Generally, the Deputy Chief of Mission is the experienced diplomat.

late wrote:When Trump made public, part of his phone call with the Ukrainian PM, that was an admission of guilt.

It's not an admission of guilt. It's the voluntary offering of evidence.

late wrote:That was what started the impeachment process.

They have been talking about impeachment since 2016, right after the election. Mark Zaid's tweets are indicative that they had already put together an impeachment by whistleblower angle, which is what got executed in this instance. Once impeachment blows up, they will undoubtedly try something else.

late wrote:You mean like Giuliani pressuring Ukraine to concoct a fake investigation.

Sure you can. The Law of Principal and Agent applies. First, you have to establish that Giuliani plead Ukraine to instantiate a "fake" investigation. There is already reasonable cause to investigate the Bidens. So it would be nearly impossible to do that outside multiple first person testimony or Giuliani's own writing. Second, you would have to establish that the president directed Giuliani to establish a "fake" investigation. I think Trump believes that Biden is guilty, so I don't think he had any reason to think a "fake" investigation would be necessary. John Solomon's own digging has already revealed substantially more information.

late wrote:Oh yes, get over it.

Yes. That's good advice for you.
By late
#15049099
blackjack21 wrote:

1) That's two different schools of thought in play. An ambassador is, in fact, the president's personal representative to another country.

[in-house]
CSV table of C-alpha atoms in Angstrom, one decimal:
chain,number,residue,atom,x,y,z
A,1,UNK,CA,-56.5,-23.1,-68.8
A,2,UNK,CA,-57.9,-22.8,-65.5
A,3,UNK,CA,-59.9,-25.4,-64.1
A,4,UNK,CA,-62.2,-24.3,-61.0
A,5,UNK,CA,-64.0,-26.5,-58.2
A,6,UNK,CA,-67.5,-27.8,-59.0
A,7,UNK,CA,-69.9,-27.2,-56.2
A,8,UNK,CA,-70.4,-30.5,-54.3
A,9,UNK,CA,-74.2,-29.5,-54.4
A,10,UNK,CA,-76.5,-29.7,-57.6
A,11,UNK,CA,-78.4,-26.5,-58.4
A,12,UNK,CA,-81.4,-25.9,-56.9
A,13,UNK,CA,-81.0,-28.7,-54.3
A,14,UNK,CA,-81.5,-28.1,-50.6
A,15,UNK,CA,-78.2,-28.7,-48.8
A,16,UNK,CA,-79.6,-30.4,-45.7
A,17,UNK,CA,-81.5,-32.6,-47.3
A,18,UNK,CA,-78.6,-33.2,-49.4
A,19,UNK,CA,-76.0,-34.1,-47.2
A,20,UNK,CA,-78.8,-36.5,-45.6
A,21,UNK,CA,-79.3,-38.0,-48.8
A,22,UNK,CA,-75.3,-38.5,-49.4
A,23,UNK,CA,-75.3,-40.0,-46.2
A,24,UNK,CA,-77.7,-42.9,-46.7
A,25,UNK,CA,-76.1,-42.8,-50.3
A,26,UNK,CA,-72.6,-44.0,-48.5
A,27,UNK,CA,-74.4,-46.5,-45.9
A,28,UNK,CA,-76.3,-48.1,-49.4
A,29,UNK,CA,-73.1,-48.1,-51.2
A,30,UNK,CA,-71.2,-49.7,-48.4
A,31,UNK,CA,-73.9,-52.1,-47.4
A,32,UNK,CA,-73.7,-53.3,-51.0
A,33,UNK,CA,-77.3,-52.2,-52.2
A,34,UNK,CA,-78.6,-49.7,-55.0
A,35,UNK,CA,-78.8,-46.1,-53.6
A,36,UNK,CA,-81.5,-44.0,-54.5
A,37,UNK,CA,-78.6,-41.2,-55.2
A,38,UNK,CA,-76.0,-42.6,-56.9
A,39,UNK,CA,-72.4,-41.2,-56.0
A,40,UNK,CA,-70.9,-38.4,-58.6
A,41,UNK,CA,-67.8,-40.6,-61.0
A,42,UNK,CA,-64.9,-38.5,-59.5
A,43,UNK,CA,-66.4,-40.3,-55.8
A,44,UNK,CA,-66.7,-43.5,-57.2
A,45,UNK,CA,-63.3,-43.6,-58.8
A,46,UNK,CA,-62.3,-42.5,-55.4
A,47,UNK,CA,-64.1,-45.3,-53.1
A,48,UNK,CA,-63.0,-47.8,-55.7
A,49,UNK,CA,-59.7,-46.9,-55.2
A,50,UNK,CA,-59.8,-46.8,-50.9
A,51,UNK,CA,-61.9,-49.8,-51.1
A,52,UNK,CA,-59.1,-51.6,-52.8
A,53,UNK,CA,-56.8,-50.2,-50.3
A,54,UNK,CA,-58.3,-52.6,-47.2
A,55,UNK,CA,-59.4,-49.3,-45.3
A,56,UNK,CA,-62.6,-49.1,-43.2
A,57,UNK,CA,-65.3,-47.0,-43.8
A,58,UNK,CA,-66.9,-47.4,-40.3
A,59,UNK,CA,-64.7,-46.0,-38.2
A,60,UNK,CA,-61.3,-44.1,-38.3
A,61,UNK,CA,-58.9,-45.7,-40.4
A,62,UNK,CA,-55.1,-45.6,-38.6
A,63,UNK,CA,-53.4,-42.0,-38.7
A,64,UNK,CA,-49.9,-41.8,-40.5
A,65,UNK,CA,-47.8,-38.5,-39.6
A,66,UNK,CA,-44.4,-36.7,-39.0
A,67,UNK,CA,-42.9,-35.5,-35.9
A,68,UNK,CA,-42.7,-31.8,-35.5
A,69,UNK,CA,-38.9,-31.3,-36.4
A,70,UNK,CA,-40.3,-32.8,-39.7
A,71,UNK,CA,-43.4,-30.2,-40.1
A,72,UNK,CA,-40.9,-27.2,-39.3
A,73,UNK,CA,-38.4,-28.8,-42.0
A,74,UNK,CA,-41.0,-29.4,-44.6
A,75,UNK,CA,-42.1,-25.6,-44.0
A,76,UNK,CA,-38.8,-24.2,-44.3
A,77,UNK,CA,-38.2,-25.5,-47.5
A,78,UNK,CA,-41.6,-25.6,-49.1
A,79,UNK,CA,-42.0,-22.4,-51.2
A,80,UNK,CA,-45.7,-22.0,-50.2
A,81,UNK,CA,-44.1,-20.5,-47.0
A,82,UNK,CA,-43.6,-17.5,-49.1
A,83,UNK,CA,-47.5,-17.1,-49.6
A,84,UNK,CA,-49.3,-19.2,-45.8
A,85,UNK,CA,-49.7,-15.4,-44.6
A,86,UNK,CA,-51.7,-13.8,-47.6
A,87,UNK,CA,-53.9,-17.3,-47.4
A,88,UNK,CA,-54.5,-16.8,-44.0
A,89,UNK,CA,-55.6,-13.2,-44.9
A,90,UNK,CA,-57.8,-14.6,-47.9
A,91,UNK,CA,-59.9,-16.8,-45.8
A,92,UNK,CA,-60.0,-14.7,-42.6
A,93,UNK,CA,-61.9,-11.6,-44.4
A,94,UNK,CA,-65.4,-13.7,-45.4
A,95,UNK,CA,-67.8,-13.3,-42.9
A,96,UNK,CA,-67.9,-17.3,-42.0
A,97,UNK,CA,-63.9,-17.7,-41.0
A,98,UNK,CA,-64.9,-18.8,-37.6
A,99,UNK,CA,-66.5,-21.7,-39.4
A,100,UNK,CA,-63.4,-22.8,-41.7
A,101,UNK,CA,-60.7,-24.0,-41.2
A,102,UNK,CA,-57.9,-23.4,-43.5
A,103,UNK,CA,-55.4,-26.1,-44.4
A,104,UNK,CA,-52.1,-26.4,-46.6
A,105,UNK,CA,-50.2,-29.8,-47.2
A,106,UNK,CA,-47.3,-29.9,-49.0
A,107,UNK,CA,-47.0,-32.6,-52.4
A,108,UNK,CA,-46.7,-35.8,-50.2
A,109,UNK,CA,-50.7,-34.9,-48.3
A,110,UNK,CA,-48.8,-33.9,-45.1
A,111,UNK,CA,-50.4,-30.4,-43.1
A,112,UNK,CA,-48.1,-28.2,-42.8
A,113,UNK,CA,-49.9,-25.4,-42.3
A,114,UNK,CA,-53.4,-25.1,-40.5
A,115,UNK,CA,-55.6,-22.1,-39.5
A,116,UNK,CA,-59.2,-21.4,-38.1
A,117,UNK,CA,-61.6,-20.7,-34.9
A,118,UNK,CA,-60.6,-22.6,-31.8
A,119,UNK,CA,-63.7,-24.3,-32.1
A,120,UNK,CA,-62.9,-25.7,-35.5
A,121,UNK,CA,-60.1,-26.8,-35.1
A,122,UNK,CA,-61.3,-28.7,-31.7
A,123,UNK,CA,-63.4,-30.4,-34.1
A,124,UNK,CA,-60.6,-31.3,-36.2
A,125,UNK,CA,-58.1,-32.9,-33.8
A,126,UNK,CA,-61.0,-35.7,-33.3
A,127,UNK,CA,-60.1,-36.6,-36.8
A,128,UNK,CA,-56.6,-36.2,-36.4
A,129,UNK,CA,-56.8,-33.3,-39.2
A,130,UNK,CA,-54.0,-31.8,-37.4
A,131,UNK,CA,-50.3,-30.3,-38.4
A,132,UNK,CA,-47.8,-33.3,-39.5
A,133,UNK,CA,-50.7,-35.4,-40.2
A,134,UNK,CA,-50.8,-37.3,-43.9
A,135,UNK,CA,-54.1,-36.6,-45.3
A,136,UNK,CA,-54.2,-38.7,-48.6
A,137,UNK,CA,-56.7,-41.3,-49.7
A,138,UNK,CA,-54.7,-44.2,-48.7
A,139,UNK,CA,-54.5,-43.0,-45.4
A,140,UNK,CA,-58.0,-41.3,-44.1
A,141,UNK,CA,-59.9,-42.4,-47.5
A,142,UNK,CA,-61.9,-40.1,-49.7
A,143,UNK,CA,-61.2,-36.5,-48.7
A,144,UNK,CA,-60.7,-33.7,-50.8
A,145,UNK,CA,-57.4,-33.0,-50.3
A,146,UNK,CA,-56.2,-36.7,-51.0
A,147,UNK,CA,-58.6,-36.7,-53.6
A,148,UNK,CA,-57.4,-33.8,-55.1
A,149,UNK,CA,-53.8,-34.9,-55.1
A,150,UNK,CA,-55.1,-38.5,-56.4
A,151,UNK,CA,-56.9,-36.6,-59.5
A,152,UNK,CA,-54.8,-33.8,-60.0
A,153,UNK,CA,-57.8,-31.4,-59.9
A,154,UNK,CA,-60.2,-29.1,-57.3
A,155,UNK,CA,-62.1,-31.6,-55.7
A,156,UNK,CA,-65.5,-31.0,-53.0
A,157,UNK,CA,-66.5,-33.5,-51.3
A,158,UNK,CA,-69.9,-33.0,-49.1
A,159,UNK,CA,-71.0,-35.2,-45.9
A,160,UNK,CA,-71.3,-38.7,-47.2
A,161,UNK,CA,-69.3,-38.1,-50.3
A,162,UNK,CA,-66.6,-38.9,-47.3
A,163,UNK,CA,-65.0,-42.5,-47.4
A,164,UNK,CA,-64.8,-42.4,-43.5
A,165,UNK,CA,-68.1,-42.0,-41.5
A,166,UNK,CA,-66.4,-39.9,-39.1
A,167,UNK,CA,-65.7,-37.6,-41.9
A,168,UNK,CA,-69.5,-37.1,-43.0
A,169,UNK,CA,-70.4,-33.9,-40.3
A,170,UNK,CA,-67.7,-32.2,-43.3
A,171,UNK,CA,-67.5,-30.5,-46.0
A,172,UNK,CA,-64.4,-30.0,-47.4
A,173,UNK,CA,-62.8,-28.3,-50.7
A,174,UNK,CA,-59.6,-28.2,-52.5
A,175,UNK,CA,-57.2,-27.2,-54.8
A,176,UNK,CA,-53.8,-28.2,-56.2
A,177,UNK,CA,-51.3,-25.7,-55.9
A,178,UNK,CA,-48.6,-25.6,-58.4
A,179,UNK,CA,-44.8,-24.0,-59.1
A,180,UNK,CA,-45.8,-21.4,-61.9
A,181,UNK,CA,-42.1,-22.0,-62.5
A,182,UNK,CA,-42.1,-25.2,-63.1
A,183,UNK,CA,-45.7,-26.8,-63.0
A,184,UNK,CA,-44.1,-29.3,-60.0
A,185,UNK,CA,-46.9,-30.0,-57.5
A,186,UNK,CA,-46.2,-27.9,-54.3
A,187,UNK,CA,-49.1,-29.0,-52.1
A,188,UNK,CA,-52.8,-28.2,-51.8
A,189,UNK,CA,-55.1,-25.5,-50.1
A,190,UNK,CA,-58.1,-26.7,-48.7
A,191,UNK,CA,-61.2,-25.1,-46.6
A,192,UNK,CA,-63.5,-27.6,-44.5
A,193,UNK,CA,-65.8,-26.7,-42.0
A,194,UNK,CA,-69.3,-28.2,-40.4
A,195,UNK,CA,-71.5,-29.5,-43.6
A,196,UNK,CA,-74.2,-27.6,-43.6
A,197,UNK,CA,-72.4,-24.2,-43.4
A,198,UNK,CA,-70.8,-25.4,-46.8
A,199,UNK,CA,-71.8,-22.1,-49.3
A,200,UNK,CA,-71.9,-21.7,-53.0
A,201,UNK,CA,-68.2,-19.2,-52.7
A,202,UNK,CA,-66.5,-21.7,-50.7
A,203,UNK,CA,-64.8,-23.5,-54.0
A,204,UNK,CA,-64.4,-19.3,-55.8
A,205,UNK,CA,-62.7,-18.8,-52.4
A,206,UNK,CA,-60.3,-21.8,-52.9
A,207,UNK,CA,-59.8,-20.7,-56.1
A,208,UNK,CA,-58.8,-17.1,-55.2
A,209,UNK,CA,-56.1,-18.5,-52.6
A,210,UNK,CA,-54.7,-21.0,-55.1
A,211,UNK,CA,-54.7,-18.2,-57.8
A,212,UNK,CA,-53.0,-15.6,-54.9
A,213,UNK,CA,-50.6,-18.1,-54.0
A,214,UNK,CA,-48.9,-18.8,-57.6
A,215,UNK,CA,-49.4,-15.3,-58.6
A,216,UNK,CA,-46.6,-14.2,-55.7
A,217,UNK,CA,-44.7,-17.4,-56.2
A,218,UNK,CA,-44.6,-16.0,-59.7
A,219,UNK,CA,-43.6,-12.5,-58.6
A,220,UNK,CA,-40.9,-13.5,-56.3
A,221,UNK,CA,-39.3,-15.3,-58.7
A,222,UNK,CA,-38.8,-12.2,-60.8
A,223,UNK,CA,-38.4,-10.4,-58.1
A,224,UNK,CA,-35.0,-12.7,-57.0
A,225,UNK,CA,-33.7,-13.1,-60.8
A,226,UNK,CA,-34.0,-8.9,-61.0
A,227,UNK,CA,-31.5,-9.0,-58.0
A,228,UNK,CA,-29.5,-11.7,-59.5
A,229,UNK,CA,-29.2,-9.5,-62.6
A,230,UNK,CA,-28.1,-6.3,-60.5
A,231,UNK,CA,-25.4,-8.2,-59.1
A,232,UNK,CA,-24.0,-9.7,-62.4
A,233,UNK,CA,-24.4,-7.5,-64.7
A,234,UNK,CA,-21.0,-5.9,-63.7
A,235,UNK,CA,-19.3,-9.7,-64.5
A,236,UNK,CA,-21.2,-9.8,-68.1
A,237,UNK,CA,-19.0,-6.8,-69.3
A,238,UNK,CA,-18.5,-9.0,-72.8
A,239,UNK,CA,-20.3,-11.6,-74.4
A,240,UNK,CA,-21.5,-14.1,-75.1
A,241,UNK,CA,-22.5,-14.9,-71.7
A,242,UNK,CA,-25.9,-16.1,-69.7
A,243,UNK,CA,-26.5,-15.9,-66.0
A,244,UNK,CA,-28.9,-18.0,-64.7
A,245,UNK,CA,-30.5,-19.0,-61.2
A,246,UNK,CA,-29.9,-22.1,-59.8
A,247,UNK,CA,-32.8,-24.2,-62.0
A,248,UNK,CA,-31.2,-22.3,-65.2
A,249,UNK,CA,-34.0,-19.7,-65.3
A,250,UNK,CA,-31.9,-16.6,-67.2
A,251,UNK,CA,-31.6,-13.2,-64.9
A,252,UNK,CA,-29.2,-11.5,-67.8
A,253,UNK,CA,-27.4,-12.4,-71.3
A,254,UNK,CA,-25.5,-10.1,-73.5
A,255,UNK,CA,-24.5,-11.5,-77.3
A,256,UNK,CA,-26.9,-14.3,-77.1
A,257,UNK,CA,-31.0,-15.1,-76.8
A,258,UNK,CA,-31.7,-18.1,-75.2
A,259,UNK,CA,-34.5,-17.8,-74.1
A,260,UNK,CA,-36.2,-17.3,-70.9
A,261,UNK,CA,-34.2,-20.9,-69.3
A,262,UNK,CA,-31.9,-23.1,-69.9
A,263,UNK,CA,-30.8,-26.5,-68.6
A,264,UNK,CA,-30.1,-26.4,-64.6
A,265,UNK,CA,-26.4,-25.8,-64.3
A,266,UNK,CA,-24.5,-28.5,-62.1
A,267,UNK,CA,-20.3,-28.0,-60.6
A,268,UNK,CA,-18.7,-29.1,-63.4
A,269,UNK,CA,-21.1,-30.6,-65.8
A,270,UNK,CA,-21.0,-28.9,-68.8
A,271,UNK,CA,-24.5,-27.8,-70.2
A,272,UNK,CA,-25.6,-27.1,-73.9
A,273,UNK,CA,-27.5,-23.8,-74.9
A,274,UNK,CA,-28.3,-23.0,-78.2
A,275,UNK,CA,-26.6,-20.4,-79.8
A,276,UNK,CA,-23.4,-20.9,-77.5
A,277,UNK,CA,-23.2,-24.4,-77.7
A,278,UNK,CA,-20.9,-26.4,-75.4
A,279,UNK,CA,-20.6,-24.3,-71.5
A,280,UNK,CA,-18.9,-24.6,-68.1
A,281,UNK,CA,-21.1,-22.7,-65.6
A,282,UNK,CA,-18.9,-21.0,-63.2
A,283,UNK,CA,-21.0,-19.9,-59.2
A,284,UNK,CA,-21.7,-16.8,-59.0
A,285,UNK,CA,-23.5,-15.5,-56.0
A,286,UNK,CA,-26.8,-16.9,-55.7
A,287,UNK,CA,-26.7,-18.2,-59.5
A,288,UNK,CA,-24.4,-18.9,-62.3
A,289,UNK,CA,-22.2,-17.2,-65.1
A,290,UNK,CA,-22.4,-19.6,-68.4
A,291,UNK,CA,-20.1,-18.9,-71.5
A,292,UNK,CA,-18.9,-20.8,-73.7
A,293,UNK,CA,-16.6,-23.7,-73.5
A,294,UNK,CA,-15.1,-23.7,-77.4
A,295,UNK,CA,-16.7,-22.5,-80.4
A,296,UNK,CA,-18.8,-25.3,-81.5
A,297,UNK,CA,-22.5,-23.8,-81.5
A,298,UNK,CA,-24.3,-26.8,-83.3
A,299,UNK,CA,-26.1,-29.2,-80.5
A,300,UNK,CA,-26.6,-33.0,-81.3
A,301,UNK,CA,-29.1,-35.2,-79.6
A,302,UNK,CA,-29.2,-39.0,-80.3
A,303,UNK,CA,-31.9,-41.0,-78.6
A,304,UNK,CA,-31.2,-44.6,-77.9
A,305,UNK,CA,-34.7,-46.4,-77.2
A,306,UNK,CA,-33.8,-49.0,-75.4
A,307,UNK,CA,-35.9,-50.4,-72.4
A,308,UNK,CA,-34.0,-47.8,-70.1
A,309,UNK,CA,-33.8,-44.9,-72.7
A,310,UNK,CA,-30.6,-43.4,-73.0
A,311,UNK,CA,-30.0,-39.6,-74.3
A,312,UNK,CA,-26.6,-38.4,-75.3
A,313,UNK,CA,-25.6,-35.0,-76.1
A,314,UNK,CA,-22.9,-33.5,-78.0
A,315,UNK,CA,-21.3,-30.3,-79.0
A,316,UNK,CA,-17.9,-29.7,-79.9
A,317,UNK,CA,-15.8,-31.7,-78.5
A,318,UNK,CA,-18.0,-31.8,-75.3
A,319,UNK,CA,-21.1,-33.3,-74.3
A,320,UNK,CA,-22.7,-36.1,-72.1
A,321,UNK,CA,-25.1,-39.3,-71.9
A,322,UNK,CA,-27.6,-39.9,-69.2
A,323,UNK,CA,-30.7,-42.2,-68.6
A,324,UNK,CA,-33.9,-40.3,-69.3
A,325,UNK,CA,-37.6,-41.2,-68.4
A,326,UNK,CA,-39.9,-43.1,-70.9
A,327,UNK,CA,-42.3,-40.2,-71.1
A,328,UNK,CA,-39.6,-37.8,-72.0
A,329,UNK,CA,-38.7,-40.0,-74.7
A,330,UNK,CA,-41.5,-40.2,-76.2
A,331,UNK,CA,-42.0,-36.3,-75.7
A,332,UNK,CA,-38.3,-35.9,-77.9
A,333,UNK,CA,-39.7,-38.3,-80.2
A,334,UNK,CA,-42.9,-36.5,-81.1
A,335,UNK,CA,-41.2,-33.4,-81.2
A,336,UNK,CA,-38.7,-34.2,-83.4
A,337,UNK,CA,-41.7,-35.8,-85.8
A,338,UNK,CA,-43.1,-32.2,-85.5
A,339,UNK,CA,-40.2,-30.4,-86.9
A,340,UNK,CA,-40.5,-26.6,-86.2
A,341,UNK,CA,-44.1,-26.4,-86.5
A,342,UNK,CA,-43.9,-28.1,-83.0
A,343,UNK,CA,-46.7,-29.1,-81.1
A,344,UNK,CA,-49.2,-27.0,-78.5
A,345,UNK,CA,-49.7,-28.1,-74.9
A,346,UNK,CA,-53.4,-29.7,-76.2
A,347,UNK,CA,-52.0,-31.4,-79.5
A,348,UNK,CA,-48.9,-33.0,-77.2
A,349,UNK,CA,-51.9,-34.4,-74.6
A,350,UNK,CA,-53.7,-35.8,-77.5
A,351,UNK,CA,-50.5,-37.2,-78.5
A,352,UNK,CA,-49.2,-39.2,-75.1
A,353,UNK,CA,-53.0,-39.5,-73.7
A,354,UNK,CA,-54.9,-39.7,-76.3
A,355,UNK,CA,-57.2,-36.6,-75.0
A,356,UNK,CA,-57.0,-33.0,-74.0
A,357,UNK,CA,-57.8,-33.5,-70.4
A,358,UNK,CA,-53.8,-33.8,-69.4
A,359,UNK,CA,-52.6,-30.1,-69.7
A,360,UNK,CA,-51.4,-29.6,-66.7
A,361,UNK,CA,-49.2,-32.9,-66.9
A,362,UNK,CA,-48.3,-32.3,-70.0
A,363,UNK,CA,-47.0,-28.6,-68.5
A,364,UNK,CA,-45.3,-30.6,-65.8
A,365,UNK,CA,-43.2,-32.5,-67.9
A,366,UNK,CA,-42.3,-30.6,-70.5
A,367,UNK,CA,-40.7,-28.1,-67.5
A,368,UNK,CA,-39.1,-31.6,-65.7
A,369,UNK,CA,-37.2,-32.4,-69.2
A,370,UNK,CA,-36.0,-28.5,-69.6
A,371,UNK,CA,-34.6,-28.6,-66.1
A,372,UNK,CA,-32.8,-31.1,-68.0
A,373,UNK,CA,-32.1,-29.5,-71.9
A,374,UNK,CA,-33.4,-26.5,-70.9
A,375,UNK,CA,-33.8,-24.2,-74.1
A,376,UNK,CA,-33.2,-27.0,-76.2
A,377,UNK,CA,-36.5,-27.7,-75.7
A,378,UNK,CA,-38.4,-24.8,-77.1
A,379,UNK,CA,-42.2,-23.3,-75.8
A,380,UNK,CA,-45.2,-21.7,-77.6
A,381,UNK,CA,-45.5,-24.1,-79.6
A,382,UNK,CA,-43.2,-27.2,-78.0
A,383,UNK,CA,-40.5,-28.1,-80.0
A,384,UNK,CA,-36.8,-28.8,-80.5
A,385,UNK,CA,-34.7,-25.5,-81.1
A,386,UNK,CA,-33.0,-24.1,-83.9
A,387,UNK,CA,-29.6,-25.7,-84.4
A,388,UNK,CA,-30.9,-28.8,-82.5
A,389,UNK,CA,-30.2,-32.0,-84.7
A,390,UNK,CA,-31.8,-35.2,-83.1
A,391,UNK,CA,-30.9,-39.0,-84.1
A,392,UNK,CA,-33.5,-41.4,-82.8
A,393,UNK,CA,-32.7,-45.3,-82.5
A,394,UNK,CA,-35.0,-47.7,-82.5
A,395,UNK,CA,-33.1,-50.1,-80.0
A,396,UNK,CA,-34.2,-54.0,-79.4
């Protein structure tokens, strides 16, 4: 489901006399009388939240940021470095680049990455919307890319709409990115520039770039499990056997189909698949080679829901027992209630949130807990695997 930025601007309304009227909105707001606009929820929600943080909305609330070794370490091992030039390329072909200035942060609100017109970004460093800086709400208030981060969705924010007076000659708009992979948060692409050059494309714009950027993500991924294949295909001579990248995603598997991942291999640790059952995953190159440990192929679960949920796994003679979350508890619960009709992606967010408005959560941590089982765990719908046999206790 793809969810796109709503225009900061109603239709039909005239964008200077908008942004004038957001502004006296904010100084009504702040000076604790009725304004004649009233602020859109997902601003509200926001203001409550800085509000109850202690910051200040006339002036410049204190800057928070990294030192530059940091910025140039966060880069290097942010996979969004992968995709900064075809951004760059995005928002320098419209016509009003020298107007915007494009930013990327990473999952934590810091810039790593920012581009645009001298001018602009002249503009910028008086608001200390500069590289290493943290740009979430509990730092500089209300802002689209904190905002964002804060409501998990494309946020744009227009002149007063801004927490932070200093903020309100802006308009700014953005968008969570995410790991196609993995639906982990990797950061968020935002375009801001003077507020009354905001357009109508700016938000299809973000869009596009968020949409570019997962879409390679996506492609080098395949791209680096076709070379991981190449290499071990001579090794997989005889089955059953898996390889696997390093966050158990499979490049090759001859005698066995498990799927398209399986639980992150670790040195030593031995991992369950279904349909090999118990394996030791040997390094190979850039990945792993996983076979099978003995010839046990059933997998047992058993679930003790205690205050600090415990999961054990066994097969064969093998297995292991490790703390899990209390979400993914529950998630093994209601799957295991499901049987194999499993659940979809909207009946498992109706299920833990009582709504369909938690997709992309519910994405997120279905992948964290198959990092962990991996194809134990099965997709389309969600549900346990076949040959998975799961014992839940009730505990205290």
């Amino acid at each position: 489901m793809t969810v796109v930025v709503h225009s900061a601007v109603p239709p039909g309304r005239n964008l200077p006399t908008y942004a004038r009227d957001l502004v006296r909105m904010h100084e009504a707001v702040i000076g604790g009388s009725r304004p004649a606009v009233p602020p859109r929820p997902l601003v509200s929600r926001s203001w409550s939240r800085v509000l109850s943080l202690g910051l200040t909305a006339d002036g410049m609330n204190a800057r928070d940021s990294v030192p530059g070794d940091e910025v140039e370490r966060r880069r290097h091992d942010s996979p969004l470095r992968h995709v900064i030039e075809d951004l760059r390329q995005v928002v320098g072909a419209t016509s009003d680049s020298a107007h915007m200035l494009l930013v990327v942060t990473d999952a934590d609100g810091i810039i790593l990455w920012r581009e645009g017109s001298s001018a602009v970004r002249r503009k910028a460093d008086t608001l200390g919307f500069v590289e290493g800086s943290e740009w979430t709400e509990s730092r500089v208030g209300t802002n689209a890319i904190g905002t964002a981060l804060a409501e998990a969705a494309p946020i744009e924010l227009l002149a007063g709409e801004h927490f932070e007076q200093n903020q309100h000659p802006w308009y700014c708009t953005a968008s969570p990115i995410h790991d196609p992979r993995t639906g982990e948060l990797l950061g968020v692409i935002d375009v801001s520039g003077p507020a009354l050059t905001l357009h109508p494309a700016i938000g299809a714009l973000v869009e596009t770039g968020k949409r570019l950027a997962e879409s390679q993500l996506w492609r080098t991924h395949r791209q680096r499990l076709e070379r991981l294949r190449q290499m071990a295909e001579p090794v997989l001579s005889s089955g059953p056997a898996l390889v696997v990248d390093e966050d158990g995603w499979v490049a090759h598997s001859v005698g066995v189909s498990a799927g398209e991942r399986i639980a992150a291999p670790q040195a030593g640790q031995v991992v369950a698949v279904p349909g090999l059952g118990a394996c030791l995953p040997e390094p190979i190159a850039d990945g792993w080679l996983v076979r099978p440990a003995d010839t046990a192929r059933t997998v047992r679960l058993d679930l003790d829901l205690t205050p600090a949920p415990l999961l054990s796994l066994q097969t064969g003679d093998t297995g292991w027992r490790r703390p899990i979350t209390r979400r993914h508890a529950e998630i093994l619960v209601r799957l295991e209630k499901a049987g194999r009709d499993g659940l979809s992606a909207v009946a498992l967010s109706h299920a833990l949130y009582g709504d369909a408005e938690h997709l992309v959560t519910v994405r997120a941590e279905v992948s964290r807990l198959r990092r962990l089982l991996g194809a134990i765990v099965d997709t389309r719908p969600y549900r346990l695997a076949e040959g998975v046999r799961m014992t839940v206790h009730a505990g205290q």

2) That he hadn't even met the holdovers shows that much of the State Department system is broken

3) The DoD has had more influence on foreign policy.

4)Yet, Trump has done something quite interesting there too: he hasn't filled the vacancy of Secretary Mattis by a new appointment. Ironically, even the Senate doesn't seem to have put up a slate of candidates to push on the president. There is a lot of animosity toward the deep state right now.

5) It's not an admission of guilt. It's the voluntary offering of evidence.


6) They have been talking about impeachment since 2016, right after the election.


7)Sure you can.






1) An ambassador is there to represent the country, and carry out the policies of the current administration. Your use of the word personal is simply wrong. The president may appoint him, but he swears his oath to the country.

2) The State Dept wasn't broken until Trump broke it.

3) Any real administration works with the complex interplay of differing agencies and their agendas. Calling it complex is an understatement.

I will give you this much, the rise of empire has reduced the influence of State, and clearly increased the influence of Defense. But that ought to come with about a dozen caveats. That is very true in Iraq, not so much in Belgium. Regardless, a real foreign policy has to balance a lot of competing interests, not just those two.